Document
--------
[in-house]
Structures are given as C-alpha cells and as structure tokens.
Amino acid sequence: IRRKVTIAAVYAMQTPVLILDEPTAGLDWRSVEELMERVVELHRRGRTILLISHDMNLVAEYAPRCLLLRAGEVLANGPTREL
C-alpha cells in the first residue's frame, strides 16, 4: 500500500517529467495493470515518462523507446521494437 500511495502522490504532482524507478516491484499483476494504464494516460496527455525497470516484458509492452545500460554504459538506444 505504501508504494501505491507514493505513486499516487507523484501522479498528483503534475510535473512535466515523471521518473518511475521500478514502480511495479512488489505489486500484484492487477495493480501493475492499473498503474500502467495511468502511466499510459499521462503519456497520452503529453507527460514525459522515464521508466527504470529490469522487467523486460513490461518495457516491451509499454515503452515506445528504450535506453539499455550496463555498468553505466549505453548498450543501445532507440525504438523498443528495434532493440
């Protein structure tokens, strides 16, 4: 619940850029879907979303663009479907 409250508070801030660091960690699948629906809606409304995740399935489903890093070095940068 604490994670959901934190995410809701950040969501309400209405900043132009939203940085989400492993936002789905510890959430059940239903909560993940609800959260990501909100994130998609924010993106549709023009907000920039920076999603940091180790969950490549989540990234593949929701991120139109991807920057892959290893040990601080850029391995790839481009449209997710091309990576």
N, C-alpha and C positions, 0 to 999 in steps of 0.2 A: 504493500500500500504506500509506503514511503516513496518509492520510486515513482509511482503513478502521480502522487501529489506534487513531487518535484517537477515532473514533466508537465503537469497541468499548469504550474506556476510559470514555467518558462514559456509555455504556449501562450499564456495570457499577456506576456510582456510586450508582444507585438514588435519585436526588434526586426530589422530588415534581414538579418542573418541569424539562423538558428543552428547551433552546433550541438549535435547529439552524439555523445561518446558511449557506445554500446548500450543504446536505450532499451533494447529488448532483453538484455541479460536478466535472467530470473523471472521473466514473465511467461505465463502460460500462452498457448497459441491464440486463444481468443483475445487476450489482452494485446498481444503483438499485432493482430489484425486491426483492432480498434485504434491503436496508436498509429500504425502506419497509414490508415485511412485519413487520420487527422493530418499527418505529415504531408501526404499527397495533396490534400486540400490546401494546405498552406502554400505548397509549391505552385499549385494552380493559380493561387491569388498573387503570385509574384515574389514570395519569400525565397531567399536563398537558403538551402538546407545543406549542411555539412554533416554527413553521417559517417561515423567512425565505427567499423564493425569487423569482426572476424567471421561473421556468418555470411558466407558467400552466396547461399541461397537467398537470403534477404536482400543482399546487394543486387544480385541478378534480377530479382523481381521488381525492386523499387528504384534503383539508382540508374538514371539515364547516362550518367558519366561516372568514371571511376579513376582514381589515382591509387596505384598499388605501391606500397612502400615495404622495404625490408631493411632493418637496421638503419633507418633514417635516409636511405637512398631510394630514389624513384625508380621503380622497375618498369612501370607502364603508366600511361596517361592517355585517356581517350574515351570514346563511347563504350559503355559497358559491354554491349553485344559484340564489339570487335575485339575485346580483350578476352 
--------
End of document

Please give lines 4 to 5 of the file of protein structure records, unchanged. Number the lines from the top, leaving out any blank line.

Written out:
C-alpha cells in the first residue's frame, strides 16, 4: 500500500517529467495493470515518462523507446521494437 500511495502522490504532482524507478516491484499483476494504464494516460496527455525497470516484458509492452545500460554504459538506444 505504501508504494501505491507514493505513486499516487507523484501522479498528483503534475510535473512535466515523471521518473518511475521500478514502480511495479512488489505489486500484484492487477495493480501493475492499473498503474500502467495511468502511466499510459499521462503519456497520452503529453507527460514525459522515464521508466527504470529490469522487467523486460513490461518495457516491451509499454515503452515506445528504450535506453539499455550496463555498468553505466549505453548498450543501445532507440525504438523498443528495434532493440
């Protein structure tokens, strides 16, 4: 619940850029879907979303663009479907 409250508070801030660091960690699948629906809606409304995740399935489903890093070095940068 604490994670959901934190995410809701950040969501309400209405900043132009939203940085989400492993936002789905510890959430059940239903909560993940609800959260990501909100994130998609924010993106549709023009907000920039920076999603940091180790969950490549989540990234593949929701991120139109991807920057892959290893040990601080850029391995790839481009449209997710091309990576």